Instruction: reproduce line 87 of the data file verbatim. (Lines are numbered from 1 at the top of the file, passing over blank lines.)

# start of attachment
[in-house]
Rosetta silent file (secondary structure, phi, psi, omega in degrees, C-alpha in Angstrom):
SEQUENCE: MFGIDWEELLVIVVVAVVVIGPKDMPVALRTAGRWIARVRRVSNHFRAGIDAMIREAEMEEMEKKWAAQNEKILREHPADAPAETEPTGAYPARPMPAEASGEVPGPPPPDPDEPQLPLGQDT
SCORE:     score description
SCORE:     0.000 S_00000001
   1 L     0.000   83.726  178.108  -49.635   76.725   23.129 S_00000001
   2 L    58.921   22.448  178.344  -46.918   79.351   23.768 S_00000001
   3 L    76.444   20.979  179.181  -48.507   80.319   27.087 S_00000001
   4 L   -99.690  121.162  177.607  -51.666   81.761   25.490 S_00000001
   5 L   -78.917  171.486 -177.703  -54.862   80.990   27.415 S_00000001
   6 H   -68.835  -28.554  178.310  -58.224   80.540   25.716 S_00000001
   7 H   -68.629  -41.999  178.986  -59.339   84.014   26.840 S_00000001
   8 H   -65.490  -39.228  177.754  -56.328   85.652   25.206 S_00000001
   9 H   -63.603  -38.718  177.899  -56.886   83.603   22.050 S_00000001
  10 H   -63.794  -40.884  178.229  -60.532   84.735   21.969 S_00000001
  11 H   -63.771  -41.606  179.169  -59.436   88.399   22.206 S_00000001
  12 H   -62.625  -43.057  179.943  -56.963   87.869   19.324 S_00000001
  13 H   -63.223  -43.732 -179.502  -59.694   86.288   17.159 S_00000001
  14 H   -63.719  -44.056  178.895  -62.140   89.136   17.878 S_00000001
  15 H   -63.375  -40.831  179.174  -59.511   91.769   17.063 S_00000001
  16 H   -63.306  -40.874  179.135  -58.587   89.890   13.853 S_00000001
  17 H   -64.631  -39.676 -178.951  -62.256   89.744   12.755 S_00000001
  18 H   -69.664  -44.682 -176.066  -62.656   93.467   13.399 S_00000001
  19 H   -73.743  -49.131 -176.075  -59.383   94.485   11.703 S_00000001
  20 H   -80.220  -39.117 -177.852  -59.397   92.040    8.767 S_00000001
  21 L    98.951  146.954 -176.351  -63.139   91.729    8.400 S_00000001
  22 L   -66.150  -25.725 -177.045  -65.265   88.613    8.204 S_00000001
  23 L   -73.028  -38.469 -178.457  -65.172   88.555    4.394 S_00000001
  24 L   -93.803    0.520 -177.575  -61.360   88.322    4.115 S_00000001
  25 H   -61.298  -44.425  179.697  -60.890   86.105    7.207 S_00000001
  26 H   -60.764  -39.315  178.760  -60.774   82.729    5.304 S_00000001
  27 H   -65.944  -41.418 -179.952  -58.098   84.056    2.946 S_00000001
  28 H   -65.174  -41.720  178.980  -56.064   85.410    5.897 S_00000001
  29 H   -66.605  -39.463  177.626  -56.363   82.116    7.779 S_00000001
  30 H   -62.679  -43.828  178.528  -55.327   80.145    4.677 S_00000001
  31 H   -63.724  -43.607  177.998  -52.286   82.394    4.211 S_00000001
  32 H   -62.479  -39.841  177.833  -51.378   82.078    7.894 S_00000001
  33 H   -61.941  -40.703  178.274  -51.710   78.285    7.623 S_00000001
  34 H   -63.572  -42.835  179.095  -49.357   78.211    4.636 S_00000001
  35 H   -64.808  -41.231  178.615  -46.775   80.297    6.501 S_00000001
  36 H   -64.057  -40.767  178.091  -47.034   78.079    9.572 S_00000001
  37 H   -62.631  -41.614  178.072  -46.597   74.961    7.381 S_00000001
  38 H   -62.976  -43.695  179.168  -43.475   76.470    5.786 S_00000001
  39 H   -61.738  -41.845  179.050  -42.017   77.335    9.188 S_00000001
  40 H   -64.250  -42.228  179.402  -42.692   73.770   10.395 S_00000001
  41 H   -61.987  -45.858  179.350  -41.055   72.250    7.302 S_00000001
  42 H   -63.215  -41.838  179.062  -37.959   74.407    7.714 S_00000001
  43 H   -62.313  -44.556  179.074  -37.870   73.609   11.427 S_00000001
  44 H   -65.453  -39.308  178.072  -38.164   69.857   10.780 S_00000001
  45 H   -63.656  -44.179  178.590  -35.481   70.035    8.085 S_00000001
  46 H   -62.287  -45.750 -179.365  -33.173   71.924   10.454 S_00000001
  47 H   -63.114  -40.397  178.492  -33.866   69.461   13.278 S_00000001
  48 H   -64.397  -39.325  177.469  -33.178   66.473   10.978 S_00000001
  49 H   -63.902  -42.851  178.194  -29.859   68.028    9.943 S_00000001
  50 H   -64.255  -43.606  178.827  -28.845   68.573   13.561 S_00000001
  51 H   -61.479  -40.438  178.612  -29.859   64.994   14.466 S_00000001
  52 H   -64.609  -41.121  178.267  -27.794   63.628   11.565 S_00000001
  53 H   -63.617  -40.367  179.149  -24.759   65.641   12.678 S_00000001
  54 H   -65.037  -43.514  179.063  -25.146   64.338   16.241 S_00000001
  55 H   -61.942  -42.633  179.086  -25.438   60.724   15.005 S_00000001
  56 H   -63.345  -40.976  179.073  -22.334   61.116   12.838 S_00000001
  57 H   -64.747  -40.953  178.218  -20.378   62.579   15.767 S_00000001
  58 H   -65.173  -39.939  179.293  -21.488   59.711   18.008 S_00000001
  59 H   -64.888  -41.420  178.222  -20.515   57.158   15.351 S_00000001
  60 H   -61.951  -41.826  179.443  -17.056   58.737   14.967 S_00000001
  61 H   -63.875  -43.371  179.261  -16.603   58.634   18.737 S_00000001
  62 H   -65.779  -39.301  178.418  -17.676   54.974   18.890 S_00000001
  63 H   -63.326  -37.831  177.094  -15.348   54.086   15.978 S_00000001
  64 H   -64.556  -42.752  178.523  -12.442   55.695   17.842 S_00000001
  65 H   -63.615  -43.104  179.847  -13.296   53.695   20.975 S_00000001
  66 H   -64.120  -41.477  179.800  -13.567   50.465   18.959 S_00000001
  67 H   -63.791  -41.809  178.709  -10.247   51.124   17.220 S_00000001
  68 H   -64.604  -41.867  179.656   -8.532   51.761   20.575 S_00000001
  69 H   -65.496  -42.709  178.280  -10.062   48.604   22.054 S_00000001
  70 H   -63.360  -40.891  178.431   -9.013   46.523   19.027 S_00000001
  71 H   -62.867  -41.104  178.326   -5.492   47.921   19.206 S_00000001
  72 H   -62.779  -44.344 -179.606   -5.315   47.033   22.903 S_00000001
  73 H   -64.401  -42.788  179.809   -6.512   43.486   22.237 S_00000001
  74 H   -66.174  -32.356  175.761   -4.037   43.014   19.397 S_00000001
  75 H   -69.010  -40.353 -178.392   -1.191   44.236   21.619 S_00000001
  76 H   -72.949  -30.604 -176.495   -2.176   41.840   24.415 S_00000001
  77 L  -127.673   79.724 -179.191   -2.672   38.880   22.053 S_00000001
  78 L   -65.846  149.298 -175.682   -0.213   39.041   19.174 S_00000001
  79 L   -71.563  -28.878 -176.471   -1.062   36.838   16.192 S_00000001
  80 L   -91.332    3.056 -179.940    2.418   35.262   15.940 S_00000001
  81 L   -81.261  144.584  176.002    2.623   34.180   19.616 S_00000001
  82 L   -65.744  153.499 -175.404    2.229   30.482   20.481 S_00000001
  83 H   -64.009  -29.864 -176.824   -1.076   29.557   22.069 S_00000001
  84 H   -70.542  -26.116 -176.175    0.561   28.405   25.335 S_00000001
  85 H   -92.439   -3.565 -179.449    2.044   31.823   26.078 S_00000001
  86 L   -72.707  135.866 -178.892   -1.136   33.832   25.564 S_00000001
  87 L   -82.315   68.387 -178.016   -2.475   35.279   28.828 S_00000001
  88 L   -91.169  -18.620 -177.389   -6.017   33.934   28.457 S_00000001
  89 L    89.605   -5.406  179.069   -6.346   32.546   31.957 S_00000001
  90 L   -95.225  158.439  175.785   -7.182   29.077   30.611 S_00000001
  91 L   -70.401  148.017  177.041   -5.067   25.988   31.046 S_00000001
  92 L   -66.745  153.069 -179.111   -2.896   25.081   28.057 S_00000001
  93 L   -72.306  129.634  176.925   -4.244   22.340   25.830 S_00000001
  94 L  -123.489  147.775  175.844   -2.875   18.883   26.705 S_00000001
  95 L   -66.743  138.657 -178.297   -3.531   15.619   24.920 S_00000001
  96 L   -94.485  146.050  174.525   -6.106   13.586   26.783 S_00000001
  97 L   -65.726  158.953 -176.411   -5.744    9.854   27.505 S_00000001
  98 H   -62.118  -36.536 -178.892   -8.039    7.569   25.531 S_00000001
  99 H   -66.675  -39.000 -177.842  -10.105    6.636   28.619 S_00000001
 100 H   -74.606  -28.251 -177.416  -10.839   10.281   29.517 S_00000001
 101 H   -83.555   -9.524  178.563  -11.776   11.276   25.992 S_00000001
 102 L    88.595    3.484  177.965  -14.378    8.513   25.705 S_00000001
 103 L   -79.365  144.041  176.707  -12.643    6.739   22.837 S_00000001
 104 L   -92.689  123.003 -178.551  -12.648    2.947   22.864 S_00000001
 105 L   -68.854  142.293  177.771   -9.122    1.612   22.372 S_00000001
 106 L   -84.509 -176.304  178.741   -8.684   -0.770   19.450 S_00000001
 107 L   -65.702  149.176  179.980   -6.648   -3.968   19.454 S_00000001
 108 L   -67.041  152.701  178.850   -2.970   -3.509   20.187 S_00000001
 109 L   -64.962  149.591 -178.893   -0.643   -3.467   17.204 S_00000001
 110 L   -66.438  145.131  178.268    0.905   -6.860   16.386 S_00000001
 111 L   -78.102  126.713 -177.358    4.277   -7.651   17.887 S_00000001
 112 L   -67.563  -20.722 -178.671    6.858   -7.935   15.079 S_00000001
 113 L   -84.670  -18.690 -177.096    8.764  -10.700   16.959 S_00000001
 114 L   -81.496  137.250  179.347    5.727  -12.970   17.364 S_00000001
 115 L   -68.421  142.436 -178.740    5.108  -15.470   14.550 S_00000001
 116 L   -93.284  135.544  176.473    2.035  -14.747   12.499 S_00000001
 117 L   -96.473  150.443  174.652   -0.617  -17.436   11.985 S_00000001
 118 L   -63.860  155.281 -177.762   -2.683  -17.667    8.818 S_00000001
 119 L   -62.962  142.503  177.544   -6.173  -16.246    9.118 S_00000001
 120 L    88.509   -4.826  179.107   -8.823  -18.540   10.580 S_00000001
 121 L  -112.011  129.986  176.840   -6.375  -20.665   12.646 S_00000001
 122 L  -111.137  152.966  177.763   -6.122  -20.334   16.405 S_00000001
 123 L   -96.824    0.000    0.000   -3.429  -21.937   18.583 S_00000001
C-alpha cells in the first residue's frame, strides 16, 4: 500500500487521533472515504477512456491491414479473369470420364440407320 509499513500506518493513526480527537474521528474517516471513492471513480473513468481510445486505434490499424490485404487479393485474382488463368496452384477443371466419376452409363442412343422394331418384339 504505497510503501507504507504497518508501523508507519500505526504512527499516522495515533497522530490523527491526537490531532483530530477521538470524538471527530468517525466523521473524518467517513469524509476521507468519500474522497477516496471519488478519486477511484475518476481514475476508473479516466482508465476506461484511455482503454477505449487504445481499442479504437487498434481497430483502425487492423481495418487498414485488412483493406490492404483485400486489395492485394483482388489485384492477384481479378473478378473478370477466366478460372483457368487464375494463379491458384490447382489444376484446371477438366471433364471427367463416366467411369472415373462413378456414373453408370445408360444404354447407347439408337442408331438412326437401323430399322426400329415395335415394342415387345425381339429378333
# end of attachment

  82 L   -65.744  153.499 -175.404    2.229   30.482   20.481 S_00000001